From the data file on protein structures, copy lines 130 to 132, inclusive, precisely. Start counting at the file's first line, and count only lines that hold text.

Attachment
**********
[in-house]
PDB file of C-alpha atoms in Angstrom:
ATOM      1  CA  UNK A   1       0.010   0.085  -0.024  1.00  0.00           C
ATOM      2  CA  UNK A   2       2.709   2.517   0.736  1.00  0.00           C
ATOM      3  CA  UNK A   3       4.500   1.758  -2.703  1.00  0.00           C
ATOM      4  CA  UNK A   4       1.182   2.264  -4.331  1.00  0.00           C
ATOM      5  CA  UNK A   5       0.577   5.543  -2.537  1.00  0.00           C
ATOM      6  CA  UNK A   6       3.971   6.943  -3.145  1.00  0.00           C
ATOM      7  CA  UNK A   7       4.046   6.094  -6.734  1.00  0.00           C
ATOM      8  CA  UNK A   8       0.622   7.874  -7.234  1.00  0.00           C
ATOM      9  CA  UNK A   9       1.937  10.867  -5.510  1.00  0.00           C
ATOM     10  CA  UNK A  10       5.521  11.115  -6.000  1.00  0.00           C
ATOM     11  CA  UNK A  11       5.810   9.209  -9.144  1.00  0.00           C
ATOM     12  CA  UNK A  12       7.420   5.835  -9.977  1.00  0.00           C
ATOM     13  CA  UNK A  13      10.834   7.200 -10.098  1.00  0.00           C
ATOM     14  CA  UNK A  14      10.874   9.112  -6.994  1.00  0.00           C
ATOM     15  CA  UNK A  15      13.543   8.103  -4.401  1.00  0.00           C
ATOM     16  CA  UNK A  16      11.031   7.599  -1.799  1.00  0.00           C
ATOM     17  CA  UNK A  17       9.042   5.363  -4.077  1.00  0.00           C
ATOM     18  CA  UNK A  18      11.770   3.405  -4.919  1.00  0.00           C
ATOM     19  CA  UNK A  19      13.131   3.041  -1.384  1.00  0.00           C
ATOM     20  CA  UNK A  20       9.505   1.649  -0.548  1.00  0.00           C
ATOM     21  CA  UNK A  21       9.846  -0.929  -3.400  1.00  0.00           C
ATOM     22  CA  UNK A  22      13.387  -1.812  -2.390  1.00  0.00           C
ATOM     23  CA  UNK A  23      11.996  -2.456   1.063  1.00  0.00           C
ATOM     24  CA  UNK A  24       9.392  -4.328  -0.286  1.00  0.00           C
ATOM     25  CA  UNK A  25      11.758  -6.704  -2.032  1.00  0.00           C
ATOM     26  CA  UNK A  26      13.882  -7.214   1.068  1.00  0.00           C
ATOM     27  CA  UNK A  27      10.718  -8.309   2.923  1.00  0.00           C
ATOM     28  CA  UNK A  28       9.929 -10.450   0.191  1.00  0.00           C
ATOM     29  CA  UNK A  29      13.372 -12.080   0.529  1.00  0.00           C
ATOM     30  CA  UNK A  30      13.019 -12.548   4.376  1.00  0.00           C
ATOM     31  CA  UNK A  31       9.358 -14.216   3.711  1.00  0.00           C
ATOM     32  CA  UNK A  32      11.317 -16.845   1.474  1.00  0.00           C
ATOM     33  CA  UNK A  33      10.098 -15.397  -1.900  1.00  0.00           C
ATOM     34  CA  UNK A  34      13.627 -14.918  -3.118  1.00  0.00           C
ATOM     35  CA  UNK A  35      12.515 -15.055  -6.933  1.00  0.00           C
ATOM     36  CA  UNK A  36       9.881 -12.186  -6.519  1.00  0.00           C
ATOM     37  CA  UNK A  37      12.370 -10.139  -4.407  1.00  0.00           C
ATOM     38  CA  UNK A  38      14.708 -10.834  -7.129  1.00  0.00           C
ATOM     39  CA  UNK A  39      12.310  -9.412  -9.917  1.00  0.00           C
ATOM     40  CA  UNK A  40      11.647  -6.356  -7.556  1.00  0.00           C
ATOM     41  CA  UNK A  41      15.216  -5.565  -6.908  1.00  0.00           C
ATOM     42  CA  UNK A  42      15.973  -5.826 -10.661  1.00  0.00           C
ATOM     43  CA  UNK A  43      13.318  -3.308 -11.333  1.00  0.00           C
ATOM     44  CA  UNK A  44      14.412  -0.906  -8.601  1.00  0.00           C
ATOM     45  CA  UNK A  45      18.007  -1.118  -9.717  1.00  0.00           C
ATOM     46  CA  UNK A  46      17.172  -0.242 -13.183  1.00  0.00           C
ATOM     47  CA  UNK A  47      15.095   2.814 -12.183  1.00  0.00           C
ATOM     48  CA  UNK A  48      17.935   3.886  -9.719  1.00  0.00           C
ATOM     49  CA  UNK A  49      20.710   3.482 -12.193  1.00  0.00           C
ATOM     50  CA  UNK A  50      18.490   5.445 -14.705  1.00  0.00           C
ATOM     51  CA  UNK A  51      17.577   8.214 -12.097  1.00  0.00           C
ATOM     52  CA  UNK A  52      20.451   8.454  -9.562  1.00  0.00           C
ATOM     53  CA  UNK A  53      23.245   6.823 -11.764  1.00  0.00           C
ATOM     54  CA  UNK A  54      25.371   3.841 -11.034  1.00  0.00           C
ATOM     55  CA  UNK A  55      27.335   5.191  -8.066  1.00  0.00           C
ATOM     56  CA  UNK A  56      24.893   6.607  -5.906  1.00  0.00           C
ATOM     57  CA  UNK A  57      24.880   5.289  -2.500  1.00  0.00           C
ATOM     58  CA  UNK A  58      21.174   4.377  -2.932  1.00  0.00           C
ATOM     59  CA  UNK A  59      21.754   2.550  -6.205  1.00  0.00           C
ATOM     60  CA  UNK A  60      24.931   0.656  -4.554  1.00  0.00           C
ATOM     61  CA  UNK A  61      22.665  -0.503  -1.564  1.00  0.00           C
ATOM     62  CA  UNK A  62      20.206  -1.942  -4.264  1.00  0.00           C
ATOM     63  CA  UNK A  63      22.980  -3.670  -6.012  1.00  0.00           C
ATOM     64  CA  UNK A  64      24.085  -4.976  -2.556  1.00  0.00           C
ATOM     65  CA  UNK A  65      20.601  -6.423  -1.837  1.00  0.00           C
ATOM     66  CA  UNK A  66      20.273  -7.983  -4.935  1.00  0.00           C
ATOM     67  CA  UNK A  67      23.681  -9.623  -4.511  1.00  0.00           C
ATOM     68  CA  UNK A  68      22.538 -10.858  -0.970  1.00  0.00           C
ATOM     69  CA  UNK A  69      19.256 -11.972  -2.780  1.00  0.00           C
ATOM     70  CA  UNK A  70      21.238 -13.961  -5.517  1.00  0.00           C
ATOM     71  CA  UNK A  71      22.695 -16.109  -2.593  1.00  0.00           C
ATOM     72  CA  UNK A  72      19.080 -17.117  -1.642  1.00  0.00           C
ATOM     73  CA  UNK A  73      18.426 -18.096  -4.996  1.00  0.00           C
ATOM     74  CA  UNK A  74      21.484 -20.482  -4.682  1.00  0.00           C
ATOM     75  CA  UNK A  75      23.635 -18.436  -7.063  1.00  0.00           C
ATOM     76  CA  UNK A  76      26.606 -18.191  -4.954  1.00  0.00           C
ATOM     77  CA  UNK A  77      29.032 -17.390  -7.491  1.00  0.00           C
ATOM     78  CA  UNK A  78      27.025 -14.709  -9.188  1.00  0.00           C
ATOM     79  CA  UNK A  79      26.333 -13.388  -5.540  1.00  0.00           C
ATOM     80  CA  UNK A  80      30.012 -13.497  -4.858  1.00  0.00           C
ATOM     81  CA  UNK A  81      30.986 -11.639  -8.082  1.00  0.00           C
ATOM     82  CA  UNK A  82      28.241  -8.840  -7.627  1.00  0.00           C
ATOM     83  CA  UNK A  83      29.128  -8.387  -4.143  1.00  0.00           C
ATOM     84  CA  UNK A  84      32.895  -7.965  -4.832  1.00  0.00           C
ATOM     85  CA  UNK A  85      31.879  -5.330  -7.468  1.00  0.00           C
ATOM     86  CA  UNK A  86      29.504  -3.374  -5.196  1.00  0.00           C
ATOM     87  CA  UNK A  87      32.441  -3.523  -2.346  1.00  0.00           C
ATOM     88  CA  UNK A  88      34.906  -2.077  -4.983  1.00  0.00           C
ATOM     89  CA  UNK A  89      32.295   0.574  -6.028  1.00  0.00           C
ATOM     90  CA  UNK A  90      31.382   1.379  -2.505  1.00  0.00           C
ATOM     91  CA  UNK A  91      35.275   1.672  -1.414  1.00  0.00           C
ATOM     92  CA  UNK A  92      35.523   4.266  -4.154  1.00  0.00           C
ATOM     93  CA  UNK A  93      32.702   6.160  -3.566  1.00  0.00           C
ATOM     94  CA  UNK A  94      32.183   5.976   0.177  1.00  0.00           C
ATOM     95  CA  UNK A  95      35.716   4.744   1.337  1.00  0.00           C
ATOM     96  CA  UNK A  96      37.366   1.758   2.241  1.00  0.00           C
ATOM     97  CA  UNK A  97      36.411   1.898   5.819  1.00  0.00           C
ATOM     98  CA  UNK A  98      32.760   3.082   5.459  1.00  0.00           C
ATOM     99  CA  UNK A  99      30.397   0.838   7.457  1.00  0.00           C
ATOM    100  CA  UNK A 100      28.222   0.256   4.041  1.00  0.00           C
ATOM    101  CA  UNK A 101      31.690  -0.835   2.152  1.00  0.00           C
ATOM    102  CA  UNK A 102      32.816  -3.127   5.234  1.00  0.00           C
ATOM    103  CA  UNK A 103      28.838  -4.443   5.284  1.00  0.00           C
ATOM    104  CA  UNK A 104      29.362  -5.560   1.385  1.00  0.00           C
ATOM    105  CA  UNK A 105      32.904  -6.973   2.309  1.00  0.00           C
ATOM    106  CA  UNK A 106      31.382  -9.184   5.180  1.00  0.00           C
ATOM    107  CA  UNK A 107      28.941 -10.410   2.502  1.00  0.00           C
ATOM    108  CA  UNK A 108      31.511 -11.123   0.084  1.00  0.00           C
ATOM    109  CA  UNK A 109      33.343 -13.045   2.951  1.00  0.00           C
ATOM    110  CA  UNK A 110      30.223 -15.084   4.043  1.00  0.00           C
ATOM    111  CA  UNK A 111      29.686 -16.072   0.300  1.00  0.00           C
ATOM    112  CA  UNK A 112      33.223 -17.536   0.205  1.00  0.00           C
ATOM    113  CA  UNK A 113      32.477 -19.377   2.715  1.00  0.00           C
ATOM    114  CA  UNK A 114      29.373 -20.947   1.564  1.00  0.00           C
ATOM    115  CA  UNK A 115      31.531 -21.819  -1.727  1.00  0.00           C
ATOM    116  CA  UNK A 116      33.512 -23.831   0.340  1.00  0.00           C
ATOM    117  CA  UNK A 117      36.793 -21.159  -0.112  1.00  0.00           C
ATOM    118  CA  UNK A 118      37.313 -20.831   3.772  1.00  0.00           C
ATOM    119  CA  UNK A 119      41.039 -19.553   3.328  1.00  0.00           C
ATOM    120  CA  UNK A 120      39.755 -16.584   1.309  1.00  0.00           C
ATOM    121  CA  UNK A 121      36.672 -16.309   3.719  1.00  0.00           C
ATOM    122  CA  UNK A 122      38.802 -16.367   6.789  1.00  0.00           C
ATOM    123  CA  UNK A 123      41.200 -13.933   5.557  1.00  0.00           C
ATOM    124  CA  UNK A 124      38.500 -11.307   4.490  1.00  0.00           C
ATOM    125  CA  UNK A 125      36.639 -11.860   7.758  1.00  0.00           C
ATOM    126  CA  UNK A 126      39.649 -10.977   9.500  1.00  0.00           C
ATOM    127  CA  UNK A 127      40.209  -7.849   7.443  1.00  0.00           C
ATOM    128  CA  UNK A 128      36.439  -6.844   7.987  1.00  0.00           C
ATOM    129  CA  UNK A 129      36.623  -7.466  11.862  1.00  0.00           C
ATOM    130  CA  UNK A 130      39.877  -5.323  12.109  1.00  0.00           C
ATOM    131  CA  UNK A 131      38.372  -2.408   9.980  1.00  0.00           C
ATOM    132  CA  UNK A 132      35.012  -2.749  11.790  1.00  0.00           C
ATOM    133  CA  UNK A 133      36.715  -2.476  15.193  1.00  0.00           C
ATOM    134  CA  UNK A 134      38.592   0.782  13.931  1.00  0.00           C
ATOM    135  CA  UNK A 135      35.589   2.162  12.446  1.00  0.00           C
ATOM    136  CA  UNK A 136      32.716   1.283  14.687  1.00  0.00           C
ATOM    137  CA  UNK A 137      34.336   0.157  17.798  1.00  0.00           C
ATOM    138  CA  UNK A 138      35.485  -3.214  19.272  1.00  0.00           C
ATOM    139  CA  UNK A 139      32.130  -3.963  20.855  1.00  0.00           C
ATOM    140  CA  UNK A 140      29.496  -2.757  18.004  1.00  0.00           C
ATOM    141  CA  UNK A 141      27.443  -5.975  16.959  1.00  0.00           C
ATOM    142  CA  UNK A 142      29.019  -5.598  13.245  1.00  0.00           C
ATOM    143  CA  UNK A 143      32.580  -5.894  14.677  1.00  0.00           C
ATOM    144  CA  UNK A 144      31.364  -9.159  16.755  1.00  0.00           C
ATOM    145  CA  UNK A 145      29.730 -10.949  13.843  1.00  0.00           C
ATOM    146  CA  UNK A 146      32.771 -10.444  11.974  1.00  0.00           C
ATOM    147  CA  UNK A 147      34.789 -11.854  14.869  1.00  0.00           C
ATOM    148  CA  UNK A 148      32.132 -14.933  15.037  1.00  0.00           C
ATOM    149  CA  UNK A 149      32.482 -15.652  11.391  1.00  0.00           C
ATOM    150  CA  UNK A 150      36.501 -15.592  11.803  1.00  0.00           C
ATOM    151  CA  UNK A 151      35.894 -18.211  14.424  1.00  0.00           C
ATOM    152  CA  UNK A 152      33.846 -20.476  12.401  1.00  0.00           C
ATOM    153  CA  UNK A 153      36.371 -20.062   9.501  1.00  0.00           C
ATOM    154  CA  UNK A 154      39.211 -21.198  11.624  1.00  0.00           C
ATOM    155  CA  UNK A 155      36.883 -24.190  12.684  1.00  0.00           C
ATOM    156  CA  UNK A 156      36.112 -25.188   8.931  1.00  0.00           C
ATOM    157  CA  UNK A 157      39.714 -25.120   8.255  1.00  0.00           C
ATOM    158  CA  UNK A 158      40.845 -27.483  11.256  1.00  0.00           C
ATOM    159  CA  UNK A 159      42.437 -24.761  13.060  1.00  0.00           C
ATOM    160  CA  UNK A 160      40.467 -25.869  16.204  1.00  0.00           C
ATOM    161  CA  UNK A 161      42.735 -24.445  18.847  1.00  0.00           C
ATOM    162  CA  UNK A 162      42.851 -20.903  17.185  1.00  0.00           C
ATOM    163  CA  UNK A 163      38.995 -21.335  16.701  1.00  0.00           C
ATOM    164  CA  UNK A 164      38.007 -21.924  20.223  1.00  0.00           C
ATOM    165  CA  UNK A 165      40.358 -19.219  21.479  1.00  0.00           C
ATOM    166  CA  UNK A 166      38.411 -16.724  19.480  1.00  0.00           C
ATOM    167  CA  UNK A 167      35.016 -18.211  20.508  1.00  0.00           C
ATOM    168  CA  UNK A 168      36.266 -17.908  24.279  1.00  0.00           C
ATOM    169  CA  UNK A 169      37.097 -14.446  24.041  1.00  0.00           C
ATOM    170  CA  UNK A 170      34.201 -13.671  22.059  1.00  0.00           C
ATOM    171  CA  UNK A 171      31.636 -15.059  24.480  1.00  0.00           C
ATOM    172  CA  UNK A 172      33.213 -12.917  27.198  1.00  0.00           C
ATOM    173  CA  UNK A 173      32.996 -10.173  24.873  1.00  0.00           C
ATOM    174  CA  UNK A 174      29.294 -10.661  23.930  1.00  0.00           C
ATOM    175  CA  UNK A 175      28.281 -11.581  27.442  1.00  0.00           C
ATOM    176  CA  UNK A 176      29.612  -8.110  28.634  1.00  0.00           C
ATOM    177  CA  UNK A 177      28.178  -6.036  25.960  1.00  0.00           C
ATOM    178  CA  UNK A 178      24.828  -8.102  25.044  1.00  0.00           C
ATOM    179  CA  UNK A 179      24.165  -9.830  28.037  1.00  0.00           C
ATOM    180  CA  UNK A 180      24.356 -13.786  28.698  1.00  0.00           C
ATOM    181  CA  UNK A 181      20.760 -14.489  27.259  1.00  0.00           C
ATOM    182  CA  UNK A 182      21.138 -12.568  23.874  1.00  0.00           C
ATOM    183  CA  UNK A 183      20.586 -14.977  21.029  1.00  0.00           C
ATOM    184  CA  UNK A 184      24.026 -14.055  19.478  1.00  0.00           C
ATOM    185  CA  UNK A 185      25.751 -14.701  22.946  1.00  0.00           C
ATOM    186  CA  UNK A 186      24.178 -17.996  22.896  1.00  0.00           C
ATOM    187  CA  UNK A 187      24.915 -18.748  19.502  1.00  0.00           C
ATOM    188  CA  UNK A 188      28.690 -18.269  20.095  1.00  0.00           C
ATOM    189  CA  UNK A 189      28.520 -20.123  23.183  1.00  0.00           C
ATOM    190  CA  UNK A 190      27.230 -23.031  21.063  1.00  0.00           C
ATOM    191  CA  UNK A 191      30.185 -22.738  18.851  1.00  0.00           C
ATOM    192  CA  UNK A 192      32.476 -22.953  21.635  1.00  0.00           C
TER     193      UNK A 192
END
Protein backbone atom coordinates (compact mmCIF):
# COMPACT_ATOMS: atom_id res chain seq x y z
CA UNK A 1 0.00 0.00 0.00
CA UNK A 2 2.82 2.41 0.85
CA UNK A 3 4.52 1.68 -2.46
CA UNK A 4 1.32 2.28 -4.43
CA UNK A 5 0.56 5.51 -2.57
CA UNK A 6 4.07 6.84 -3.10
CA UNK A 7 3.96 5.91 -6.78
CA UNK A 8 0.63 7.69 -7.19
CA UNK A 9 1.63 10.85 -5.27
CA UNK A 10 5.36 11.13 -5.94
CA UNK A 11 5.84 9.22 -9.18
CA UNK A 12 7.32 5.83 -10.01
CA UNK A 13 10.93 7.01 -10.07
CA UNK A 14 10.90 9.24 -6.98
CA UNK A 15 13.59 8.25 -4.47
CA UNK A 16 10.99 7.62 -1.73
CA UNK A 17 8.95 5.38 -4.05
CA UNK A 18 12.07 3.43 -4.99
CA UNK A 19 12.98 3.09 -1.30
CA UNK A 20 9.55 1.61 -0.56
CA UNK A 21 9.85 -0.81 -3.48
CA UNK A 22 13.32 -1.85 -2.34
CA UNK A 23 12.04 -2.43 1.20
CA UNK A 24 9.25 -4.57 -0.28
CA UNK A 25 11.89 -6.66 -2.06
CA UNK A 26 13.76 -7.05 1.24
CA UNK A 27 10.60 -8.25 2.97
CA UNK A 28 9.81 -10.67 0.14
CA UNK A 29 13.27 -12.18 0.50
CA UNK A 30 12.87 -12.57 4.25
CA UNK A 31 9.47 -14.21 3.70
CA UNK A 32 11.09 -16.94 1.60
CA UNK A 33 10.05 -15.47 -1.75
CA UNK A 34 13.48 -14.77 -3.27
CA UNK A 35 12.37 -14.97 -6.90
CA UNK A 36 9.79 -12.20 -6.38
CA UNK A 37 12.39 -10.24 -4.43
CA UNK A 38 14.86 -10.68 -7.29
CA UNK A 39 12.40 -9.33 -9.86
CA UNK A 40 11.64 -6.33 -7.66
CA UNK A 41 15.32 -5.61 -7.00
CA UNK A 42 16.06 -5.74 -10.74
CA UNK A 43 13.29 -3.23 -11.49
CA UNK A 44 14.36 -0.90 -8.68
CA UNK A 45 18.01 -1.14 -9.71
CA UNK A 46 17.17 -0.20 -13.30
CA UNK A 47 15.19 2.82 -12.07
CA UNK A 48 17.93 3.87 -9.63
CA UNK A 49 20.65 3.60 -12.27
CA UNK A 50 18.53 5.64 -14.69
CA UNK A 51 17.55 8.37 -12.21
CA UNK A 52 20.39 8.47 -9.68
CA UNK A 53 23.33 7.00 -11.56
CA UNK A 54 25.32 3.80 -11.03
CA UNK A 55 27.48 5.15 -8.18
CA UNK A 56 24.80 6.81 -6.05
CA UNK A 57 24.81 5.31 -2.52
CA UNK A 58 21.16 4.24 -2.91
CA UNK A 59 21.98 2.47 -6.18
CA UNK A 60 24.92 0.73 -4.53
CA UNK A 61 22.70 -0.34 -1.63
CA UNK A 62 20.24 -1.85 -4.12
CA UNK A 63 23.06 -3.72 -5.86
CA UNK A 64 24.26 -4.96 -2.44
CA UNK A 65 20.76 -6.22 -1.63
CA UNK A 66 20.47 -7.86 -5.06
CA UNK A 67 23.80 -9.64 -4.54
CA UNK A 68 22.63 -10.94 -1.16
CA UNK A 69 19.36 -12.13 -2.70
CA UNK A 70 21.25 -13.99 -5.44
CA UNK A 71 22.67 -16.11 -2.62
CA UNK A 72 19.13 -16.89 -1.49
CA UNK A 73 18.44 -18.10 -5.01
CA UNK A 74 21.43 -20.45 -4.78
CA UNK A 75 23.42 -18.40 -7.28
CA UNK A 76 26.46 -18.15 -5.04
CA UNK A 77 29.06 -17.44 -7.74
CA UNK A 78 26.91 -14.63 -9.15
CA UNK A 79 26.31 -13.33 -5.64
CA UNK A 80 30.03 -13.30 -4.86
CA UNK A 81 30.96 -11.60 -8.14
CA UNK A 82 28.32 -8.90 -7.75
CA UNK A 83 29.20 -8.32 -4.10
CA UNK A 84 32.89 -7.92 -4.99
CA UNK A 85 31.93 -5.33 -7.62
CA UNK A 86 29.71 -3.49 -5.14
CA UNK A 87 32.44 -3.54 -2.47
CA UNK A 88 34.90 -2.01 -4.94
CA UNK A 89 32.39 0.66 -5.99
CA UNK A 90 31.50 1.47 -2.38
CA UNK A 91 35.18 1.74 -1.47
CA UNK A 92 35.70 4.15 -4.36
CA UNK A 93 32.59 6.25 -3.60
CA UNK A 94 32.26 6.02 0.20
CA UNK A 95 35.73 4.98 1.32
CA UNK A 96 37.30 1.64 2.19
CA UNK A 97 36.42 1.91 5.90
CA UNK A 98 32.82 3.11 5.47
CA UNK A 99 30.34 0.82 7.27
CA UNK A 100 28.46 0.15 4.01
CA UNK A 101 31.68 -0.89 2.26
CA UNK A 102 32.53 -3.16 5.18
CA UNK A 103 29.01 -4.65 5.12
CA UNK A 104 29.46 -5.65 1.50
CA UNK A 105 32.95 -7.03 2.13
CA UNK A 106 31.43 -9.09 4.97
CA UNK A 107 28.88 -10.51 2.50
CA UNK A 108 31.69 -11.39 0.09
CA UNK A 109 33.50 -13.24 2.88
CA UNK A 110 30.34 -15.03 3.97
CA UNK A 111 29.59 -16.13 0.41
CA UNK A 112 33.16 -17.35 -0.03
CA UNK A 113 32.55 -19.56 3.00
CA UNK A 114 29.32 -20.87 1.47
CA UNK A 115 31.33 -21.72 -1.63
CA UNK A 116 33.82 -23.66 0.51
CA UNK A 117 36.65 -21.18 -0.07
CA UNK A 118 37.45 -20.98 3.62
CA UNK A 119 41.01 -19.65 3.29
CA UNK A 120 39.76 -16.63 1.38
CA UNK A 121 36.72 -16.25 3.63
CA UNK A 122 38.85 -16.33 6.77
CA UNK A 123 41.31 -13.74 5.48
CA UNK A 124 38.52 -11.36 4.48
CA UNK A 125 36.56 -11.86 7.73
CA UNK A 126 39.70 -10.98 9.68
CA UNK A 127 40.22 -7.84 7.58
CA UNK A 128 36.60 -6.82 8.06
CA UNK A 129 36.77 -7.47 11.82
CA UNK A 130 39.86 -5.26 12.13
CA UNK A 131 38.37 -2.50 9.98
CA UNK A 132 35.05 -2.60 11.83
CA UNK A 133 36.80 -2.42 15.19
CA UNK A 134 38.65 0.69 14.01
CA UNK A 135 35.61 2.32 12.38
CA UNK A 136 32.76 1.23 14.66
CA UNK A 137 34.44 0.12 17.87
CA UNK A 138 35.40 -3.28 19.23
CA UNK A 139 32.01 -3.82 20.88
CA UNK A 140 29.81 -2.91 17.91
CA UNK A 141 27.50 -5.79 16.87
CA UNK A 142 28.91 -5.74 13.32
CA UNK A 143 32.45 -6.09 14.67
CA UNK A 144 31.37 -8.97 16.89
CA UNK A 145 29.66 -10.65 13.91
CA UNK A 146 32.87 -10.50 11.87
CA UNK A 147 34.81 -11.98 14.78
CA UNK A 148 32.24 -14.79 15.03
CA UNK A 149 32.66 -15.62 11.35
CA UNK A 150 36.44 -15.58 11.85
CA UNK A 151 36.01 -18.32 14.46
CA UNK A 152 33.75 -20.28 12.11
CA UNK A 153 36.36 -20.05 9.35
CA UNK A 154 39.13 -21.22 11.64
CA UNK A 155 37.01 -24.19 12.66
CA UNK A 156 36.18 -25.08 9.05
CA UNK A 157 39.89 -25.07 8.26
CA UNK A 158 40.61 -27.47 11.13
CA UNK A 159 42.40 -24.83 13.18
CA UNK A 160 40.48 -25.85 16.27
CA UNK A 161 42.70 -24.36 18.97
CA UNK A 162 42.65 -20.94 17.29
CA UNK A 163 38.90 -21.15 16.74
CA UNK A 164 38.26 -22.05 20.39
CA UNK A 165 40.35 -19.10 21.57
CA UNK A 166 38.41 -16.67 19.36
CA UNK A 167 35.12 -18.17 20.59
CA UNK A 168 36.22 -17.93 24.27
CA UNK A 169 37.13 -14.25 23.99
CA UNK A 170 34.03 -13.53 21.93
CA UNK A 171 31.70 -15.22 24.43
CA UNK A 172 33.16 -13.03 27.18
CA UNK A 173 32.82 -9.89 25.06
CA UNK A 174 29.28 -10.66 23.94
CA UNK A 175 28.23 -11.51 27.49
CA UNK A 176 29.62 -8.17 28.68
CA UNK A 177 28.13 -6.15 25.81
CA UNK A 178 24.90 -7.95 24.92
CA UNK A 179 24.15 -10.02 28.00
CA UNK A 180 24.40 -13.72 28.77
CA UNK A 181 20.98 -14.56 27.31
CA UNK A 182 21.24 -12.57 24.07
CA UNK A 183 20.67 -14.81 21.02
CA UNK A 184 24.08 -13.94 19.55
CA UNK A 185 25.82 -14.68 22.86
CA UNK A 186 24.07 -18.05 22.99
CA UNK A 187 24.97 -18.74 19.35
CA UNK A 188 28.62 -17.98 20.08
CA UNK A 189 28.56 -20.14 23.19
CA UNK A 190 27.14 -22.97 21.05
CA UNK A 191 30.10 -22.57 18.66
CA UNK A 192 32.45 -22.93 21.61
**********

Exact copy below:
ATOM    128  CA  UNK A 128      36.439  -6.844   7.987  1.00  0.00           C
ATOM    129  CA  UNK A 129      36.623  -7.466  11.862  1.00  0.00           C
ATOM    130  CA  UNK A 130      39.877  -5.323  12.109  1.00  0.00           C